The Chemung County Legislature’s Budget Committee met on Monday night in what turned out to be an extremely informative meeting that touched on a number of important issues.

Even though the committee is only comprised of seven members (Chairperson Dave Manchester and Legs. Joe Brennan, Mark Margeson, John Burin, Marty Chalk, Bill McCarthy and Rodney Strange) all members of the Legislature are permitted to weigh in and ask questions along with other county officials and/or community members who are asked to provide additional information.

A full recording of last night’s meeting is embedded below:

Introduction of Megan Hill, Chemung County’s new Deputy Clerk

The meeting started with a brief introduction of Megan Hill who has finished orientation and begun working in a full time capacity as the Legislature’s Deputy Clerk. Hill, who grew up in Chemung County, has an impressive professional background and most recently served as the Residency Coordinator at Arnot Ogden Medical Center since 2010. We are very excited to welcome her on board!

Presentation by Chemung County Treasurer Jennifer Furman

Following Hill’s introduction Treasurer Furman gave an overview of the state of Chemung County’s Financials. Her report can be viewed from approximately 0:25 – 41:10 in the video.

Embedded below is a Memorandum Furman provided to the Legislature ahead of the meeting, the Power Point slides she used in her presentation and a table highlighting the major Chemung County funds.

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I had three main take-aways from Furman’s presentation:

Chemung County had a fairly good financial year

According to the numbers we were presented along with the accompanying Memorandum, it appears finances overall in Chemung County were fairly good last year, helped in large part to an unanticipated growth of sales tax revenue of 6.8% ($57,180,048 in 2017 compared with $61,054,125 in 2018).

Treasurer Furman explained that even though we finished the year with a $252,000 deficit, the significant sales tax growth allowed Chemung County to provide additional money to the Chemung County Nursing Facility through an inter-governmental transfer (IGT) that secured a dollar-for-dollar match from the New York Department of Health (technically what is called a Medicaid Upper Payment Limit), as well as a renegotiated sales tax plan that provided more funds to all local municipalities except the City of Elmira.

However, at the meeting Budget Director Steve Hoover explained it is not clear Chemung County will see that type of spike in sales tax revenue again this year, as it was likely tied to the growth seen in many parts of the country from the income tax stimulus bill passed by the US Congress. The two excerpts below are from the narrative accompanying the 2019 Budget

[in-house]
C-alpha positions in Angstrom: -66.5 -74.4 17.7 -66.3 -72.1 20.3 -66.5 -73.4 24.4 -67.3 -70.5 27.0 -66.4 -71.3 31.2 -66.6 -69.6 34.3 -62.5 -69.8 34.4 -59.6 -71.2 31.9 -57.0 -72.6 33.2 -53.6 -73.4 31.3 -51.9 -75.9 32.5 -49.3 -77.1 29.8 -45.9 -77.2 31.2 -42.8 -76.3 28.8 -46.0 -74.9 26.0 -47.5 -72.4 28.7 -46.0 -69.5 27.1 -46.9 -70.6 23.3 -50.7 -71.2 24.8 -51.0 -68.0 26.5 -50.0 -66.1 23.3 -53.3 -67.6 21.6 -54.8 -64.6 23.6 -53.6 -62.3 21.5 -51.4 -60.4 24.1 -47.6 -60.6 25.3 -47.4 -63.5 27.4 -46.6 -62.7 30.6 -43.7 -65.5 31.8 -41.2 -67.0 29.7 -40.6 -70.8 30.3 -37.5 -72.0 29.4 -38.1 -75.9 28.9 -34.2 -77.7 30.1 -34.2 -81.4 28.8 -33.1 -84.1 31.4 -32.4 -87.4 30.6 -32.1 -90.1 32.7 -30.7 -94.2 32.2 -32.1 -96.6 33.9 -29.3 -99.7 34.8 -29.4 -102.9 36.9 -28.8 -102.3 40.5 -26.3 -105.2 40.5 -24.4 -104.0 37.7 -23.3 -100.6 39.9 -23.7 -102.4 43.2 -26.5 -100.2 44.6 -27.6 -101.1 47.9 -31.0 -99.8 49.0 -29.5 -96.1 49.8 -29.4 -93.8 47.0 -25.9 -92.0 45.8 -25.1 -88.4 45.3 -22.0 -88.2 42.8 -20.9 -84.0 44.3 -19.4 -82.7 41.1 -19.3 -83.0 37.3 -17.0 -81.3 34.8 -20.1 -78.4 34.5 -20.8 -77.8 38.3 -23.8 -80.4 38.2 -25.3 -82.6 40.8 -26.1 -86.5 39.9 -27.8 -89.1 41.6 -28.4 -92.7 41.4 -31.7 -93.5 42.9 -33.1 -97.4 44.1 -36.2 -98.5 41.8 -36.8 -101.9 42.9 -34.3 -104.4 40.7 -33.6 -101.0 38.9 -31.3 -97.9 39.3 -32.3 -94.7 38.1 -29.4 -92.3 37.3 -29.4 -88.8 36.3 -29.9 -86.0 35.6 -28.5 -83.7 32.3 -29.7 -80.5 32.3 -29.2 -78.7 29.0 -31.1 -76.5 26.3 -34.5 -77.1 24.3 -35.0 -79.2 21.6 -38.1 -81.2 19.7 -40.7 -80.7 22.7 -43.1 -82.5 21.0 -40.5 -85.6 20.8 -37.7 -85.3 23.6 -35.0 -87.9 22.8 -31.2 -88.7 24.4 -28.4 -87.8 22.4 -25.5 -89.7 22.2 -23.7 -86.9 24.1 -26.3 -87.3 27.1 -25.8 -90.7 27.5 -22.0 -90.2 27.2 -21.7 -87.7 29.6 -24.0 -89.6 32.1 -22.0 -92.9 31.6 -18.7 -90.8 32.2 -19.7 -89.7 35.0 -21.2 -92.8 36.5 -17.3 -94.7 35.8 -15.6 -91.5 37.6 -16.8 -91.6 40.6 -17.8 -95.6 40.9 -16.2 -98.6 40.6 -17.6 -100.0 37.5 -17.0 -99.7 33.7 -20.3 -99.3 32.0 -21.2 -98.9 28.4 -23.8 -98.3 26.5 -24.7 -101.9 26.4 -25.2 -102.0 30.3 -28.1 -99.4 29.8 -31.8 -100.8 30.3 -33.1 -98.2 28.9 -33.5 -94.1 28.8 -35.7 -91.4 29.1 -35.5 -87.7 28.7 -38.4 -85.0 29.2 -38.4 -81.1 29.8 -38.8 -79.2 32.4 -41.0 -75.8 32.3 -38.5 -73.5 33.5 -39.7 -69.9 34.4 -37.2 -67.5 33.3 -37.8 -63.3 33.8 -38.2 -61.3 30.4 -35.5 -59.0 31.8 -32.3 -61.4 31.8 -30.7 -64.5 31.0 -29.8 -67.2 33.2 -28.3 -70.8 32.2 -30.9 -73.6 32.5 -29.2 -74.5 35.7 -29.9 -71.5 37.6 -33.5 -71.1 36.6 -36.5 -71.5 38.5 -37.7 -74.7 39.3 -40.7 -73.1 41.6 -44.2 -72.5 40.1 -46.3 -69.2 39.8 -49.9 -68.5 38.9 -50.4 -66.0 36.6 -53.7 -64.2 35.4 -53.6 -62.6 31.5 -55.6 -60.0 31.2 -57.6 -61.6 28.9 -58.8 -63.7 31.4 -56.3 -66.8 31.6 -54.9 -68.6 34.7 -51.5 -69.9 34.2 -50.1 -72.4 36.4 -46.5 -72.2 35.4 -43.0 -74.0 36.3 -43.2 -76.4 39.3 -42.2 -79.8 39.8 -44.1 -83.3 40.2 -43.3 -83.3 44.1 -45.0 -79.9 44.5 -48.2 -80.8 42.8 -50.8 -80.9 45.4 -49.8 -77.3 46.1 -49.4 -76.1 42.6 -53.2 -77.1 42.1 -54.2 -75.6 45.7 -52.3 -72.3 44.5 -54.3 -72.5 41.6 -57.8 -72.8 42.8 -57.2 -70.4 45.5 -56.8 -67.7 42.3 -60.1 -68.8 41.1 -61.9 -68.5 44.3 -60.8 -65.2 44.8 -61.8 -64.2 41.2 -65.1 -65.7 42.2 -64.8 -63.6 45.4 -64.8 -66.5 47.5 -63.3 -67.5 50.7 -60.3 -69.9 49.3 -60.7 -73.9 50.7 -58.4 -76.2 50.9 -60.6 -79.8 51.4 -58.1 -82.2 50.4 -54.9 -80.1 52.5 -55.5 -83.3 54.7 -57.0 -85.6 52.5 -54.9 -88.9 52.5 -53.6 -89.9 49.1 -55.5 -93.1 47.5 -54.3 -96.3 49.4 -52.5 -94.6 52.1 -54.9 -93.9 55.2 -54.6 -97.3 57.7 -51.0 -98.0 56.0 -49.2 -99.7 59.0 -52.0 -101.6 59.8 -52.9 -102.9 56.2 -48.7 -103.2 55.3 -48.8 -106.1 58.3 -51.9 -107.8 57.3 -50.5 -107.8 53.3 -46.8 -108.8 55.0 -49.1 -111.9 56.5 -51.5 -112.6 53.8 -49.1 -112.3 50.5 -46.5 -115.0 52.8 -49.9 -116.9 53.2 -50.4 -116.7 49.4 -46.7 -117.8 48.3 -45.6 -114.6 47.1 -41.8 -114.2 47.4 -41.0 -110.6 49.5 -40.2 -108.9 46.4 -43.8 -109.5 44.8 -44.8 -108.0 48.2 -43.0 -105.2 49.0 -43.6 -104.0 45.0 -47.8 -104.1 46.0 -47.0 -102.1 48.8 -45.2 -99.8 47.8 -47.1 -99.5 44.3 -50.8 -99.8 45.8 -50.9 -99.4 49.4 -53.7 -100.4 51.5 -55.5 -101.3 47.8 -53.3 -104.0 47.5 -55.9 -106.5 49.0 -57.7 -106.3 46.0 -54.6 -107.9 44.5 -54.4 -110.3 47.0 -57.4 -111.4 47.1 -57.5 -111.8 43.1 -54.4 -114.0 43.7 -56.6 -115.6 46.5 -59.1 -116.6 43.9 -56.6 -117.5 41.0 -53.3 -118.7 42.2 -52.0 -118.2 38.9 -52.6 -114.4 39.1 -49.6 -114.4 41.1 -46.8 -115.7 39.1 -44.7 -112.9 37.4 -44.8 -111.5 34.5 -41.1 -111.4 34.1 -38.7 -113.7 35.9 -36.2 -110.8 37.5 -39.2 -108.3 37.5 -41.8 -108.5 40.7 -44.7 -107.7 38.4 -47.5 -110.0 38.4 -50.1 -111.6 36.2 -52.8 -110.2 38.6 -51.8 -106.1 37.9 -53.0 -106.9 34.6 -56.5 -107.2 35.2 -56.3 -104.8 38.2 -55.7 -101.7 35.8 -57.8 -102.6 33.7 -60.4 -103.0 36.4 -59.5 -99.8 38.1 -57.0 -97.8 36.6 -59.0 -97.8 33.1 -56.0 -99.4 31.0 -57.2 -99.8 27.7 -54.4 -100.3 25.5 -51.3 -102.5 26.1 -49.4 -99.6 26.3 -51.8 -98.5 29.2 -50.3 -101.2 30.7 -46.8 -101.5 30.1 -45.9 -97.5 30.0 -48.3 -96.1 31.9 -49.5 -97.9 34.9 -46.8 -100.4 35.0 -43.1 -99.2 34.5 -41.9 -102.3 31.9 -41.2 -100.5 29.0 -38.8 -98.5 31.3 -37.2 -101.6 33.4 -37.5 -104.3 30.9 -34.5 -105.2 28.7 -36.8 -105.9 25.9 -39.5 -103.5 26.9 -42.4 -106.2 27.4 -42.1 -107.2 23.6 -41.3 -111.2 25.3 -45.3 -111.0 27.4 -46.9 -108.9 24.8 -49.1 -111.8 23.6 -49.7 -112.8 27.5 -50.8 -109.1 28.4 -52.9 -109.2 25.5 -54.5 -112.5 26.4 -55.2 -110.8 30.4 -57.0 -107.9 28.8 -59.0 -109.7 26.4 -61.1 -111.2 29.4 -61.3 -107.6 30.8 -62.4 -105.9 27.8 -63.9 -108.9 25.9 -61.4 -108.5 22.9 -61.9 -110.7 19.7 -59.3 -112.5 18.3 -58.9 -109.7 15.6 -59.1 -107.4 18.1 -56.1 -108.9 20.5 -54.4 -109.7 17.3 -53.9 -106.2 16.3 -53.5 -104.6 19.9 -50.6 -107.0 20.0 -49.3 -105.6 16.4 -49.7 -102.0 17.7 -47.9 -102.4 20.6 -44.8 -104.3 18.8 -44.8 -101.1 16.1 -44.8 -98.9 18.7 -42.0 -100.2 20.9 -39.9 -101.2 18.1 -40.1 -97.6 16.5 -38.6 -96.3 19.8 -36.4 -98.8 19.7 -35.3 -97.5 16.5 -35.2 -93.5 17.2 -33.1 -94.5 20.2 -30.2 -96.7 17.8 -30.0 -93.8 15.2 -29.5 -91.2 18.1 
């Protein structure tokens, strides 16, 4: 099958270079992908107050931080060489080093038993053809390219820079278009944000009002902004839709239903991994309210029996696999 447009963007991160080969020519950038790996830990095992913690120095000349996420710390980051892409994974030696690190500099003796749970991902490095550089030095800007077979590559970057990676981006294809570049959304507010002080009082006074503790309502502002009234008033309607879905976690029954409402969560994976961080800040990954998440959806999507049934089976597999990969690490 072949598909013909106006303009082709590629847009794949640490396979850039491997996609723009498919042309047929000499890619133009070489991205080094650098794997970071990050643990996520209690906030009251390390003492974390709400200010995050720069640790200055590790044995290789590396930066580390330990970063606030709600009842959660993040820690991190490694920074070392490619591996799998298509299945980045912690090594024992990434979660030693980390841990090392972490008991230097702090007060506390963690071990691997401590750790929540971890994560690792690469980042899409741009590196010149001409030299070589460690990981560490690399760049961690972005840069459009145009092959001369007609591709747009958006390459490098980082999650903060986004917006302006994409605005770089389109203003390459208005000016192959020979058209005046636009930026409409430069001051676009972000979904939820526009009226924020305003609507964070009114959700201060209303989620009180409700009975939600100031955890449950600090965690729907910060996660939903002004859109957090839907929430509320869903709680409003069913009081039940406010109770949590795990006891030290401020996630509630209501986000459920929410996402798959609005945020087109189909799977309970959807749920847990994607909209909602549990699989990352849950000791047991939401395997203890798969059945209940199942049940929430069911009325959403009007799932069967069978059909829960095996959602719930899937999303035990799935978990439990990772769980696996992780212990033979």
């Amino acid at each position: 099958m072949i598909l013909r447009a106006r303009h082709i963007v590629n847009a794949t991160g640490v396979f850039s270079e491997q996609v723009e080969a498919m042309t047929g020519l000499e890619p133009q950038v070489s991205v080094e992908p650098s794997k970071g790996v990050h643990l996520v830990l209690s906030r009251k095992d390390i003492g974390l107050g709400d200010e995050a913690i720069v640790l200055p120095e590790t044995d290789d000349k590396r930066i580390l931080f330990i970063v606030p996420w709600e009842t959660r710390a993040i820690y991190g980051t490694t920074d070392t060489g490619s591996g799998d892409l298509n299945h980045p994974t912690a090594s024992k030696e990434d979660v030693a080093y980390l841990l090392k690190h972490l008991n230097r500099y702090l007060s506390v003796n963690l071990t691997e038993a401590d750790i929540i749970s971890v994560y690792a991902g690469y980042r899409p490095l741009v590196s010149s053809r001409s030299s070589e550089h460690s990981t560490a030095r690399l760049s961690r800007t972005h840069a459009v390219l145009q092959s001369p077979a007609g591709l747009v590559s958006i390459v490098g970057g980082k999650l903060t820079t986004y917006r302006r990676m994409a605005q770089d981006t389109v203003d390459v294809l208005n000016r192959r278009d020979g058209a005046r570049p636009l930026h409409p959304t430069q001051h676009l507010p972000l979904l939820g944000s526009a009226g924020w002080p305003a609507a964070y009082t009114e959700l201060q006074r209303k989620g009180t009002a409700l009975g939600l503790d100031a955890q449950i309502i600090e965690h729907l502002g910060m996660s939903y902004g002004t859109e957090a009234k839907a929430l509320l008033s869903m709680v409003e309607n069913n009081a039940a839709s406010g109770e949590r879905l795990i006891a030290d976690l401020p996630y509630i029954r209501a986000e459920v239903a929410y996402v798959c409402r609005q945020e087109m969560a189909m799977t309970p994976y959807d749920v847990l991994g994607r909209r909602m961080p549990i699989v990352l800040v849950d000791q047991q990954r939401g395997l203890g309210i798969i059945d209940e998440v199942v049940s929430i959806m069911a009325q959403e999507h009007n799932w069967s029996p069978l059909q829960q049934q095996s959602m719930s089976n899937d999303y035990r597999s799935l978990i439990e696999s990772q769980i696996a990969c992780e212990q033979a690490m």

(found here):

Sales tax revenue was down approximately .39% in the first quarter of 2019, echoing Hoover’s projection for modest growth in this metric this year.

Chemung County is carrying a substantial amount of debt

During the presentation Treasurer Furman stated Chemung County is carrying roughly $47 million in debt, a number she says is somewhat higher than neighboring counties.

I am unclear how the $47 million figure comports with the $42 million dollar long term debt number shown in the Financial Summary (above) or page 106 of last year’s Comprehensive Annual report (image below and entire report found here) that seems to show a figure of $54 million in 2018 with an upward trajectory in terms of total debt. (The confusion is undoubtedly on my part as I begin to understand how this all fits together.)

However, regardless of precise figure, it is clear the county debt-load is something we all need to be very cognizant about as we will face several large infrastructure projects and other items in the coming years that will need to be financed.

Projected five year fund balance is…?

Along with debt, the other important metric we need to watch is the level of reserves (or fund balance) Chemung County is carrying. Chemung County’s reserves have fallen steeply over the past decade, and projections made by Hoover in the 2019 Budget predict a fall from where we are right now (somewhere around $22 million) to $7 million – or less – by 2023.

According to the 2019 Budget narrative, we are expected to spend $867,000 from our reserves this year just to cover anticipated expenses.